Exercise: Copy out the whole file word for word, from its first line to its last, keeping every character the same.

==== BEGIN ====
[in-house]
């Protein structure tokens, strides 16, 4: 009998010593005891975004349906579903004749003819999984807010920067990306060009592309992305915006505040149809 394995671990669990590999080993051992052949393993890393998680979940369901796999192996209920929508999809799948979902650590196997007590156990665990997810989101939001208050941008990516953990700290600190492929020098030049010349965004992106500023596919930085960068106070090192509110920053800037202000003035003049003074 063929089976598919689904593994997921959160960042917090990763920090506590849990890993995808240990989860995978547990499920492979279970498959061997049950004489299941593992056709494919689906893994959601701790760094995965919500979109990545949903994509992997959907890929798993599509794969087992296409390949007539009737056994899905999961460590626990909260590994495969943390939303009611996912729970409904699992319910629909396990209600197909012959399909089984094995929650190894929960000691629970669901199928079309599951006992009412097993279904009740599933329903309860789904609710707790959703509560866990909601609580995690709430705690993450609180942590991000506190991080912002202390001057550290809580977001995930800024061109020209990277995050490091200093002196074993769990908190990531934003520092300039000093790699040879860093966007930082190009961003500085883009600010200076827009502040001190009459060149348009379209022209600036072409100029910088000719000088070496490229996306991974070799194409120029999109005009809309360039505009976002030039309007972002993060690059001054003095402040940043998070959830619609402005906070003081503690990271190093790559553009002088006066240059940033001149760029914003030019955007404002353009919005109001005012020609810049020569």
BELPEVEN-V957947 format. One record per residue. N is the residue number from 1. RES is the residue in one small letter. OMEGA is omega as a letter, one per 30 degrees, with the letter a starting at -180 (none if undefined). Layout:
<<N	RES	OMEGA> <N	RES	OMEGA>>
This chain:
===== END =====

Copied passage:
[in-house]
């Protein structure tokens, strides 16, 4: 009998010593005891975004349906579903004749003819999984807010920067990306060009592309992305915006505040149809 394995671990669990590999080993051992052949393993890393998680979940369901796999192996209920929508999809799948979902650590196997007590156990665990997810989101939001208050941008990516953990700290600190492929020098030049010349965004992106500023596919930085960068106070090192509110920053800037202000003035003049003074 063929089976598919689904593994997921959160960042917090990763920090506590849990890993995808240990989860995978547990499920492979279970498959061997049950004489299941593992056709494919689906893994959601701790760094995965919500979109990545949903994509992997959907890929798993599509794969087992296409390949007539009737056994899905999961460590626990909260590994495969943390939303009611996912729970409904699992319910629909396990209600197909012959399909089984094995929650190894929960000691629970669901199928079309599951006992009412097993279904009740599933329903309860789904609710707790959703509560866990909601609580995690709430705690993450609180942590991000506190991080912002202390001057550290809580977001995930800024061109020209990277995050490091200093002196074993769990908190990531934003520092300039000093790699040879860093966007930082190009961003500085883009600010200076827009502040001190009459060149348009379209022209600036072409100029910088000719000088070496490229996306991974070799194409120029999109005009809309360039505009976002030039309007972002993060690059001054003095402040940043998070959830619609402005906070003081503690990271190093790559553009002088006066240059940033001149760029914003030019955007404002353009919005109001005012020609810049020569």
BELPEVEN-V957947 format. One record per residue. N is the residue number from 1. RES is the residue in one small letter. OMEGA is omega as a letter, one per 30 degrees, with the letter a starting at -180 (none if undefined). Layout:
<<N	RES	OMEGA> <N	RES	OMEGA>>
This chain: